January 23, 2012

Traditional autopsies—not high-tech ‘virtopsies’—still gold standard

TV crime shows such as Bones and CSI are quick to explain each death by showing detailed scans and video images of victims’ insides. Traditional autopsies, if shown at all, are, at best, in supporting roles to the high-tech equipment, and usually gloss over the sometimes physically grueling tasks of sawing through skin and bone.

But according to two autopsy and body imaging experts at The Johns Hopkins Hospital, the notion that “virtopsy,” made popular by such TV dramas, could replace traditional autopsy is simply not ready for scientifically rigorous prime time. The latest virtual imaging technologies—including full-body CT scans, MRIs, ultrasound, X-ray and angiography—are helpful, they say, but cannot yet replace a direct physical inspection of the body’s main organs.

“The traditional autopsy, though less and less frequently performed, is still the gold standard for determining why and how people really died,” said pathologist Elizabeth Burton, deputy director of the autopsy service at Johns Hopkins.

In an editorial appearing in the Annals of Internal Medicine online Jan. 17, Burton and Johns Hopkins clinical fellow Mahmud Mossa-Basha offer their own assessment of why the number of conventional autopsies has declined over the past decade and why, despite this drop, the virtopsy is unlikely to replace it anytime soon.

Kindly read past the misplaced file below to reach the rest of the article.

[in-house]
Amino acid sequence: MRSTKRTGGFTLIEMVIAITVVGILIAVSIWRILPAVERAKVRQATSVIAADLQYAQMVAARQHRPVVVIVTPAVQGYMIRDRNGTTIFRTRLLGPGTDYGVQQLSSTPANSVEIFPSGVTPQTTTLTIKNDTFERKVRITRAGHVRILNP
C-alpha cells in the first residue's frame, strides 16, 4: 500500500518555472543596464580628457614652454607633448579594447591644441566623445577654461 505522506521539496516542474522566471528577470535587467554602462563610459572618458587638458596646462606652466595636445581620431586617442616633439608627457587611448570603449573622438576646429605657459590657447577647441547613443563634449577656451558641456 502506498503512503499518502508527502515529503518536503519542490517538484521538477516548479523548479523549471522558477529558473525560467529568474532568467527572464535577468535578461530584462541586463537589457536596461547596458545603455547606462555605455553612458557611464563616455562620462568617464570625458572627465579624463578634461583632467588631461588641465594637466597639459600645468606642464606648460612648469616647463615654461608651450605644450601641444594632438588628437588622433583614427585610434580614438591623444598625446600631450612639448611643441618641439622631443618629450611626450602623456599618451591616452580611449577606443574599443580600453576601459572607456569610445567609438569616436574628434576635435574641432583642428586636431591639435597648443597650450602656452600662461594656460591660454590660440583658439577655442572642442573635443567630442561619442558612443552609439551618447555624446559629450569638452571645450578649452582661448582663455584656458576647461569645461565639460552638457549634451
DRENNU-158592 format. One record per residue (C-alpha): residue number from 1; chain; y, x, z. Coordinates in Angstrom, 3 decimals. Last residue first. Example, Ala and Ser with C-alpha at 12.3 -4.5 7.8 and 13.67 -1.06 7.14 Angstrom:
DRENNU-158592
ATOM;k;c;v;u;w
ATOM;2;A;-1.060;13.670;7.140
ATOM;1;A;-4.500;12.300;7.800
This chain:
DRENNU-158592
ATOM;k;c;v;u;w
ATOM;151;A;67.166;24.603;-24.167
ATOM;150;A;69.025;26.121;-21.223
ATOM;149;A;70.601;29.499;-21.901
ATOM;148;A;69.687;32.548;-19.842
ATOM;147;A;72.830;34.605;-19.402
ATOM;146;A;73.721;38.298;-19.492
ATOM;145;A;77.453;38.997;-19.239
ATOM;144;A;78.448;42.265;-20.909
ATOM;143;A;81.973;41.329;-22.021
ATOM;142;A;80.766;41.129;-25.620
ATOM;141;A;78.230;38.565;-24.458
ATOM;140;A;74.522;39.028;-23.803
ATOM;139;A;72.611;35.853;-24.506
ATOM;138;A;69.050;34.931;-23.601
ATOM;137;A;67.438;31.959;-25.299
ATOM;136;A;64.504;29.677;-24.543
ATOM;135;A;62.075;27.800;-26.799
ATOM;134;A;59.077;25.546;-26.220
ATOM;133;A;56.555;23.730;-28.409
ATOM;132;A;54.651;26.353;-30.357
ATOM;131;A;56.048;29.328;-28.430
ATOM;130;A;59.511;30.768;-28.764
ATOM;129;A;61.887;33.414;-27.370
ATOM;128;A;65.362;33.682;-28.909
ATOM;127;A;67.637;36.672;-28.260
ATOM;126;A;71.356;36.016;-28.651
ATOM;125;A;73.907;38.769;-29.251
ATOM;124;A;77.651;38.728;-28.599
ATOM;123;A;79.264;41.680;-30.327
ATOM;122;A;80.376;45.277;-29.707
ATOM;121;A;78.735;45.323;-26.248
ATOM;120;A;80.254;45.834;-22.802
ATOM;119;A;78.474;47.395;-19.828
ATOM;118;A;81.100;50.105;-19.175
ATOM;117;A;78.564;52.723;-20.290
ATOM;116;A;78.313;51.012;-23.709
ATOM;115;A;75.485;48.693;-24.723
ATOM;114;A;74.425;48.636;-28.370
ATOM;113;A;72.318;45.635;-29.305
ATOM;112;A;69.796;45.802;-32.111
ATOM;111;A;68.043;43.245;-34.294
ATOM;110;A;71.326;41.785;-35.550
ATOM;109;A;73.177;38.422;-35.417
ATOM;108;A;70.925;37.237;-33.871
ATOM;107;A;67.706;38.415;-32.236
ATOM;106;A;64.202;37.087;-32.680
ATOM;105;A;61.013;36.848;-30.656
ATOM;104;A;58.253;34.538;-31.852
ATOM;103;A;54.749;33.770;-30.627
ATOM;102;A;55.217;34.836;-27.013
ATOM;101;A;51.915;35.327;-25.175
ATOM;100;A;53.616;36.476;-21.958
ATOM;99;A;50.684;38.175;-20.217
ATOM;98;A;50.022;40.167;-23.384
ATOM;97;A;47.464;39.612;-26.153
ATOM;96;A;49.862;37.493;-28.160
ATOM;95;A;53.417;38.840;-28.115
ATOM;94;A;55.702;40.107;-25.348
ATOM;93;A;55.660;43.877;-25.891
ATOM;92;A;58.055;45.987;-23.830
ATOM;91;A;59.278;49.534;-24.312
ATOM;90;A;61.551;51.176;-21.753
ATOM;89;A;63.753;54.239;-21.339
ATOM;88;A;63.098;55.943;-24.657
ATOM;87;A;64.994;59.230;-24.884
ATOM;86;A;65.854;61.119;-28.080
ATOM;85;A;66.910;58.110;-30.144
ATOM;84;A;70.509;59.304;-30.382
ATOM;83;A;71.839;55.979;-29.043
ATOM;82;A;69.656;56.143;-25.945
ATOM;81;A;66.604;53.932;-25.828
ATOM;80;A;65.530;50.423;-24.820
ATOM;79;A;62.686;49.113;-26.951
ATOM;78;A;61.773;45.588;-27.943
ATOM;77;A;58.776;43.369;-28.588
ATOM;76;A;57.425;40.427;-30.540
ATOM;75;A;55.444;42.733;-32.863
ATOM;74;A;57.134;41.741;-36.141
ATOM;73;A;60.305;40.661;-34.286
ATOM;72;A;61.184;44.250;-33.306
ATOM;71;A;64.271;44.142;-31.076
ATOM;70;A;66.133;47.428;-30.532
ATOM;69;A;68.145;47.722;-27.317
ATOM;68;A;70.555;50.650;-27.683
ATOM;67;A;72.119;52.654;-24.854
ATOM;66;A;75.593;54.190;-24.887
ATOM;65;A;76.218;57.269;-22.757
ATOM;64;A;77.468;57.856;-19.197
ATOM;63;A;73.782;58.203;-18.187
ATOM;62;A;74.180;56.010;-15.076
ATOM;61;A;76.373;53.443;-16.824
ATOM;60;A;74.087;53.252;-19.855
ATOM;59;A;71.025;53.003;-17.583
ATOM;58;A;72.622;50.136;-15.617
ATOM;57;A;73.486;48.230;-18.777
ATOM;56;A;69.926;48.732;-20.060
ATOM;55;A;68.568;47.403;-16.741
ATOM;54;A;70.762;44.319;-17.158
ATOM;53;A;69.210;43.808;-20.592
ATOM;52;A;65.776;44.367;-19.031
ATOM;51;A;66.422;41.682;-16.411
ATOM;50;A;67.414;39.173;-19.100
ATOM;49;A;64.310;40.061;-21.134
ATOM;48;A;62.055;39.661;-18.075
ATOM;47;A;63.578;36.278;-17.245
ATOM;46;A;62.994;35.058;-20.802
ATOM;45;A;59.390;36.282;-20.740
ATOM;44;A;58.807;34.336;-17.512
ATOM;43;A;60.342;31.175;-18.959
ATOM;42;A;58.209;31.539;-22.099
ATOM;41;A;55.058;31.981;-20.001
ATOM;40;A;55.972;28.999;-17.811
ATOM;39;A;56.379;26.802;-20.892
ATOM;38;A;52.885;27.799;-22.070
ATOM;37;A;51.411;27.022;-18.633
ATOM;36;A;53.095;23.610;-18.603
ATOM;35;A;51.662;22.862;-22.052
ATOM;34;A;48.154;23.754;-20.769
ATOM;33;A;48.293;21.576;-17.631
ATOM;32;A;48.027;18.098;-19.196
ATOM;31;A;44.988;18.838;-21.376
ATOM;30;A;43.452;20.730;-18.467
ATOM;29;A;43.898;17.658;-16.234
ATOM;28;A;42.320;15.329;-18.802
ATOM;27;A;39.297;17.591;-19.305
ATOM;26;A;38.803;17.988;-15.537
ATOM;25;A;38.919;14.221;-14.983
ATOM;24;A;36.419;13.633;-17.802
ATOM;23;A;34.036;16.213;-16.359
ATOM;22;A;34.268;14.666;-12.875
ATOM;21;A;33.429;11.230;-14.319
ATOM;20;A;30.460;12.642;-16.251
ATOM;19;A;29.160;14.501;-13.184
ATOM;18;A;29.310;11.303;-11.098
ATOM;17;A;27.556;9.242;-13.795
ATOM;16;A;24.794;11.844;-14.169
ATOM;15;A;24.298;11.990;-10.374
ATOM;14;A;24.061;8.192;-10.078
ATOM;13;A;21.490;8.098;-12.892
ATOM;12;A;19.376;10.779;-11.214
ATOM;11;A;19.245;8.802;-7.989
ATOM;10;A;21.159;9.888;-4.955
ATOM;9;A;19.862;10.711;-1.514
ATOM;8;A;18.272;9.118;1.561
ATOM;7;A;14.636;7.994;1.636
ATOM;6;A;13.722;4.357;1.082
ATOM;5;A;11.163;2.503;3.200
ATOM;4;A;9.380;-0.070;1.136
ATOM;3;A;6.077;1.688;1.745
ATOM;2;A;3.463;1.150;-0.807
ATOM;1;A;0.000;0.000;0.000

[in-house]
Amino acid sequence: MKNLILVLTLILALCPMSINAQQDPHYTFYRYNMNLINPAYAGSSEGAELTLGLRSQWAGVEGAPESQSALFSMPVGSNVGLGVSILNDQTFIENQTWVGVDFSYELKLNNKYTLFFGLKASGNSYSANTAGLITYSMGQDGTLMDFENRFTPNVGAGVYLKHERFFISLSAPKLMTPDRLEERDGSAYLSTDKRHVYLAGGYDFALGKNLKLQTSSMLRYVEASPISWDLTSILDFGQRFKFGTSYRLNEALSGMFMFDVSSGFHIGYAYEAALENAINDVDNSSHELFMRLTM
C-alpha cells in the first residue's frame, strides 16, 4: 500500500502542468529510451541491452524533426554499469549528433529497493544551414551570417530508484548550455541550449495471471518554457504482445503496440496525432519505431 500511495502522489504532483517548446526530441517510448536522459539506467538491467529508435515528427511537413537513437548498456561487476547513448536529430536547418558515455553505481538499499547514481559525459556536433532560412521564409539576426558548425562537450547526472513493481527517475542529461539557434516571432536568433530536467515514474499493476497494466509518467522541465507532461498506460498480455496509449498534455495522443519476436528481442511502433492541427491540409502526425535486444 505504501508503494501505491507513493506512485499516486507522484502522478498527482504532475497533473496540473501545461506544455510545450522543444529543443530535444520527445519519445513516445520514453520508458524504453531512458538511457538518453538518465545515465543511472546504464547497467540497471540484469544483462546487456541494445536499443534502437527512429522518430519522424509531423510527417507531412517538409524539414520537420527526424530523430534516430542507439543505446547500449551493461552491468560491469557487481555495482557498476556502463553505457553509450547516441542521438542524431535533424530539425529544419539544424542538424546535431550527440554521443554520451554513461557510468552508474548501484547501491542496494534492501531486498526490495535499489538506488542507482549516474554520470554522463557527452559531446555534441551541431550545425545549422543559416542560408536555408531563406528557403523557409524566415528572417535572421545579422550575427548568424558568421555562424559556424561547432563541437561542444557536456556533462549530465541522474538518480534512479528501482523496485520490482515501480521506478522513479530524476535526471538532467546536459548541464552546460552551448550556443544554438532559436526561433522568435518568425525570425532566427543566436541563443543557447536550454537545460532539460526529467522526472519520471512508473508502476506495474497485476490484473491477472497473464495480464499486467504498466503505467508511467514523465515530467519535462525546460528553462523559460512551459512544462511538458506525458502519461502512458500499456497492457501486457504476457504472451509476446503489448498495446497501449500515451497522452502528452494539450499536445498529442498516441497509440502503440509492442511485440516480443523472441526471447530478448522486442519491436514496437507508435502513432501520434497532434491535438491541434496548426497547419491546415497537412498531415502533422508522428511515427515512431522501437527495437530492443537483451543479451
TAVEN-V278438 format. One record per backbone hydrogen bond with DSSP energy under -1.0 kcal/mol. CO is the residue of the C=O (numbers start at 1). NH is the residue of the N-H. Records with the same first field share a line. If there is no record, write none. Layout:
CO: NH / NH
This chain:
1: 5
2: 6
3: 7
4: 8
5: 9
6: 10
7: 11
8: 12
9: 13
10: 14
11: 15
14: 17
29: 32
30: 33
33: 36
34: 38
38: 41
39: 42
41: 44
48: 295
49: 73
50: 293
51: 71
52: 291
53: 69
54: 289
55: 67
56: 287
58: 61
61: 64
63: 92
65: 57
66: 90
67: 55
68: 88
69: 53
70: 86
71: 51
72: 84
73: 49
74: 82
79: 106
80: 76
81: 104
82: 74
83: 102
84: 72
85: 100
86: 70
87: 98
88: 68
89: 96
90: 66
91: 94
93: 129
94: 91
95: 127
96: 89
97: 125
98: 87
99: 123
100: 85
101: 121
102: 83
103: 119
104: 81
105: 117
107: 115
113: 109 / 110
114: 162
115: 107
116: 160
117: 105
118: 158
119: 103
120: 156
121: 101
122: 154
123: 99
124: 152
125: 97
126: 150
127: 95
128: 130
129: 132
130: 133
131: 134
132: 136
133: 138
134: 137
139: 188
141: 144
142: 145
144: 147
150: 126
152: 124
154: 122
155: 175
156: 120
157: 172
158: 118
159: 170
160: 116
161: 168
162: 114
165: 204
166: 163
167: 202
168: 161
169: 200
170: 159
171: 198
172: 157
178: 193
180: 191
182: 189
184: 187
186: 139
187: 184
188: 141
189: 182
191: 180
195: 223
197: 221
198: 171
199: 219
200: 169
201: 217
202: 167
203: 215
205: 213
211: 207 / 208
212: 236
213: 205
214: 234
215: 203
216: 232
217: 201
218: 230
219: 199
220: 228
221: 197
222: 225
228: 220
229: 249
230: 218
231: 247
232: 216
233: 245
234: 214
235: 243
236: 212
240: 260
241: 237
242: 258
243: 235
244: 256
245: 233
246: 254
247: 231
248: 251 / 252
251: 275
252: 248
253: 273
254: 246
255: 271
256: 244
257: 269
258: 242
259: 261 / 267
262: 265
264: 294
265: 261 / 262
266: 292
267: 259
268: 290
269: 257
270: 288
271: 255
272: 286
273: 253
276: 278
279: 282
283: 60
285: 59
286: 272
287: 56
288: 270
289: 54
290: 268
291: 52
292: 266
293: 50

Burton, who has performed well over a thousand autopsies, says that current imaging technologies can help tremendously when used in combination with autopsies. “It’s not a question of either traditional autopsy or virtopsy,” she says. “It’s a question of what methods work best in determining cause of death.”

The Johns Hopkins experts base their claims on evidence, some of which is published in the same edition of Annals, that some common diagnoses are routinely missed when imaging results are compared to autopsy findings. There is now no proof, they say, that virtopsy is a more reliable alternative to conventional autopsy.

According to Burton, a visiting associate professor in the Johns Hopkins University School of Medicine, hospital autopsy rates in the United States—for patients who die of natural causes in hospitals and whose bodies do not have to be examined by the local medical examiner or coroner—have fallen from a high of about 50 percent in the 1960s to about 10 percent today. At The Johns Hopkins Hospital, she says, the rate remains close to a once-required standard for hospital accreditation of 25 percent, set as an appropriate goal for teaching medical residents and fellows, and for auditing clinical practice.

Burton says that many reasons are behind the drop in conventional autopsy rates. Medical overconfidence in diagnostic imaging results partly explains the decline but is also to blame for the high number of diagnostic errors, she says.

“If we chose the right test at the right time in the right people, and followed clinical guidelines to the letter, then modern diagnostic tests would produce optimal results, but we don’t,” Burton says.

Burton says that such misinterpretations of images, lab results and physical signs and symptoms help explain the roughly 23 percent of new diagnoses that are detected by autopsy.